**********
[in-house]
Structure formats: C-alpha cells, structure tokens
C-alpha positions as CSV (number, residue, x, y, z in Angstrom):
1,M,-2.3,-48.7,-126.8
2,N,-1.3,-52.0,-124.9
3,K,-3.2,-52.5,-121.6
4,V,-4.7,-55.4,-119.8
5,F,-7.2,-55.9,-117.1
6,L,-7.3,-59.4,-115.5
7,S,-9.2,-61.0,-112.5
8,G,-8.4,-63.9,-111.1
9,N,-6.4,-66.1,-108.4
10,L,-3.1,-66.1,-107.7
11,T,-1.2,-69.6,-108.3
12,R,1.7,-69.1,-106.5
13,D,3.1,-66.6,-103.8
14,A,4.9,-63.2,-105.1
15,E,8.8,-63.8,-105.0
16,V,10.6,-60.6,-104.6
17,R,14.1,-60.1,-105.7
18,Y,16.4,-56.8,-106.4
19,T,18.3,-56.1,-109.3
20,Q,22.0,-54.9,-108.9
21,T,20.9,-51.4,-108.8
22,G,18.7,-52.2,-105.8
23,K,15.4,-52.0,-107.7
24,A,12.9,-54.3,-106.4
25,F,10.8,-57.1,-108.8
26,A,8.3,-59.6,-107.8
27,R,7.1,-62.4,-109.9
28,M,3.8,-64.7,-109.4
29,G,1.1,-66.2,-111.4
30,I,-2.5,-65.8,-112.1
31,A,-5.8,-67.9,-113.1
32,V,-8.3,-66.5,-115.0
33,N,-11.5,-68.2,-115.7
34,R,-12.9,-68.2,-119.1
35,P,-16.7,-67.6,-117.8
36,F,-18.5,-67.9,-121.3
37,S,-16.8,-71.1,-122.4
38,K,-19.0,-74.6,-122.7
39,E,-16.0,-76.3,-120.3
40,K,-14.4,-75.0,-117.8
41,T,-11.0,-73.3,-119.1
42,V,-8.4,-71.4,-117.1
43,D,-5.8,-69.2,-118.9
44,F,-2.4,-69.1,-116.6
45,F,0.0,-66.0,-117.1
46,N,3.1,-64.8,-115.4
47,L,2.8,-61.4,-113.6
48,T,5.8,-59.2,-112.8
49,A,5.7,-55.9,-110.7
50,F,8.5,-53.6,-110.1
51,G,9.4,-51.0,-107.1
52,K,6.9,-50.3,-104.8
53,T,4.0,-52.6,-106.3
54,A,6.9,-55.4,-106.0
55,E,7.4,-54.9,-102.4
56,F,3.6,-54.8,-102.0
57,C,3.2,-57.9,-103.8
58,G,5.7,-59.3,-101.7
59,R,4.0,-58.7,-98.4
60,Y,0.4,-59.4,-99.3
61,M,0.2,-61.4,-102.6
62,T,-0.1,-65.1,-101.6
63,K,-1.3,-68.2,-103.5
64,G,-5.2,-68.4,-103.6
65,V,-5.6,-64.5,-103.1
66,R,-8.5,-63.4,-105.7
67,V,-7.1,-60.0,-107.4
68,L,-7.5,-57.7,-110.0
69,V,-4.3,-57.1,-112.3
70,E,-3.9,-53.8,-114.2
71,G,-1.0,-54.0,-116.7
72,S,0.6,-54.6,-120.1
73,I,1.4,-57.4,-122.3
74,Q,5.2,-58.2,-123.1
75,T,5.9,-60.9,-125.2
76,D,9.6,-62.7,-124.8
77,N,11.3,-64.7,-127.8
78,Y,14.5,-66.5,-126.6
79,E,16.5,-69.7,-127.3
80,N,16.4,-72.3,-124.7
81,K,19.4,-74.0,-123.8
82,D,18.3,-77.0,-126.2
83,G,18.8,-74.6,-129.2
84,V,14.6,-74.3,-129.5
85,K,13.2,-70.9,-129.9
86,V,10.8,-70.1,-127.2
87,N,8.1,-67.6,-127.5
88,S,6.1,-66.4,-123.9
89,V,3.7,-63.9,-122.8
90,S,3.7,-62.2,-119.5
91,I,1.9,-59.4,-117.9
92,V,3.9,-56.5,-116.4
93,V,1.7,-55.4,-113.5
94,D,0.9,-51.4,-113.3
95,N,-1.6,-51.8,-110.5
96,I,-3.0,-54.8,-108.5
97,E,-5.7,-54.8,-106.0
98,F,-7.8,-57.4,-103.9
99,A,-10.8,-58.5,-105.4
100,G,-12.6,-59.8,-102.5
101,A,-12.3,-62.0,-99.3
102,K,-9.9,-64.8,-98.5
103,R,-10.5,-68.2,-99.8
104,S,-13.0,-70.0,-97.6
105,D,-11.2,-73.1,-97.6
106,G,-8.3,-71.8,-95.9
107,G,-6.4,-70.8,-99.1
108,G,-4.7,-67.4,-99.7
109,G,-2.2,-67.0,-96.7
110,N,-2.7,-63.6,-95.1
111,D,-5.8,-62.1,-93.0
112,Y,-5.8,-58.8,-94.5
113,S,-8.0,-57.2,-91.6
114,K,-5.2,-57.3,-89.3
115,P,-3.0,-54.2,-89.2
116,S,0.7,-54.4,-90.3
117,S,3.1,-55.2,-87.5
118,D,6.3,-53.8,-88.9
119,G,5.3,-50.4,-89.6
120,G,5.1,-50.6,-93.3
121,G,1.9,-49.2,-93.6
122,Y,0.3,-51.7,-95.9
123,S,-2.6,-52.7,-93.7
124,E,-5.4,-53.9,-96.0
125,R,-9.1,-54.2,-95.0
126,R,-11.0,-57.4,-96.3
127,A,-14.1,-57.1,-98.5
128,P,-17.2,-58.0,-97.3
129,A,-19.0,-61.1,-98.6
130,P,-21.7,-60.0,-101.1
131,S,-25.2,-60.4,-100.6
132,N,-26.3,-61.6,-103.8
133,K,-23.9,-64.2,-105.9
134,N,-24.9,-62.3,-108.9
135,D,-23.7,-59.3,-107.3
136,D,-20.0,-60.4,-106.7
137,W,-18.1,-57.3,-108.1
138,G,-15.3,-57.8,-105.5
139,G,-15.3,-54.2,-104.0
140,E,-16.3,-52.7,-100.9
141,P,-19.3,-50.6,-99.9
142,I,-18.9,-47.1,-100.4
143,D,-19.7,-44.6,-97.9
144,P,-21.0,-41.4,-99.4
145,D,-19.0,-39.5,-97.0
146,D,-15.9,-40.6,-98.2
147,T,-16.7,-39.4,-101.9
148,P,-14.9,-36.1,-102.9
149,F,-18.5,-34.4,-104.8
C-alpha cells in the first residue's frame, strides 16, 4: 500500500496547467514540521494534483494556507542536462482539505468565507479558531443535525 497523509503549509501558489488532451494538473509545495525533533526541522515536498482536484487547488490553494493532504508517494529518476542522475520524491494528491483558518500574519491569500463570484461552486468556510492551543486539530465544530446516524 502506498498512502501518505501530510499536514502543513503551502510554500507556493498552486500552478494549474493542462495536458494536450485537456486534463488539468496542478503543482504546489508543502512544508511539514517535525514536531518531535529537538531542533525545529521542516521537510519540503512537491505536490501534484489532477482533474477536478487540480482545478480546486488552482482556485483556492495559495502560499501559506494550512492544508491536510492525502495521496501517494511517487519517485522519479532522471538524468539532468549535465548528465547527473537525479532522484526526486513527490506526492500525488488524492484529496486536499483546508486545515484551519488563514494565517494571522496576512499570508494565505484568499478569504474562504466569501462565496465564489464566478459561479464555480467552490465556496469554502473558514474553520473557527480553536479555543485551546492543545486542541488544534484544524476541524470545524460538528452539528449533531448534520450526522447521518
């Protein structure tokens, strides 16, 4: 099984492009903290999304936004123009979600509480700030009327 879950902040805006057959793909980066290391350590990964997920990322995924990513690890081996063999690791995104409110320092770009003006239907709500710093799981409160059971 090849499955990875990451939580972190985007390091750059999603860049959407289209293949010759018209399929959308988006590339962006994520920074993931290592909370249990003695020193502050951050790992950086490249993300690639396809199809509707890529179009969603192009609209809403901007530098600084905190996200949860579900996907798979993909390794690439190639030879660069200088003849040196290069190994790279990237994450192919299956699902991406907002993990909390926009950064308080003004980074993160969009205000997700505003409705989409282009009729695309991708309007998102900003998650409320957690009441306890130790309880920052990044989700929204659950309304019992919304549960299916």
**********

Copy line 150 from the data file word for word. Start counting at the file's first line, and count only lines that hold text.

147,T,-16.7,-39.4,-101.9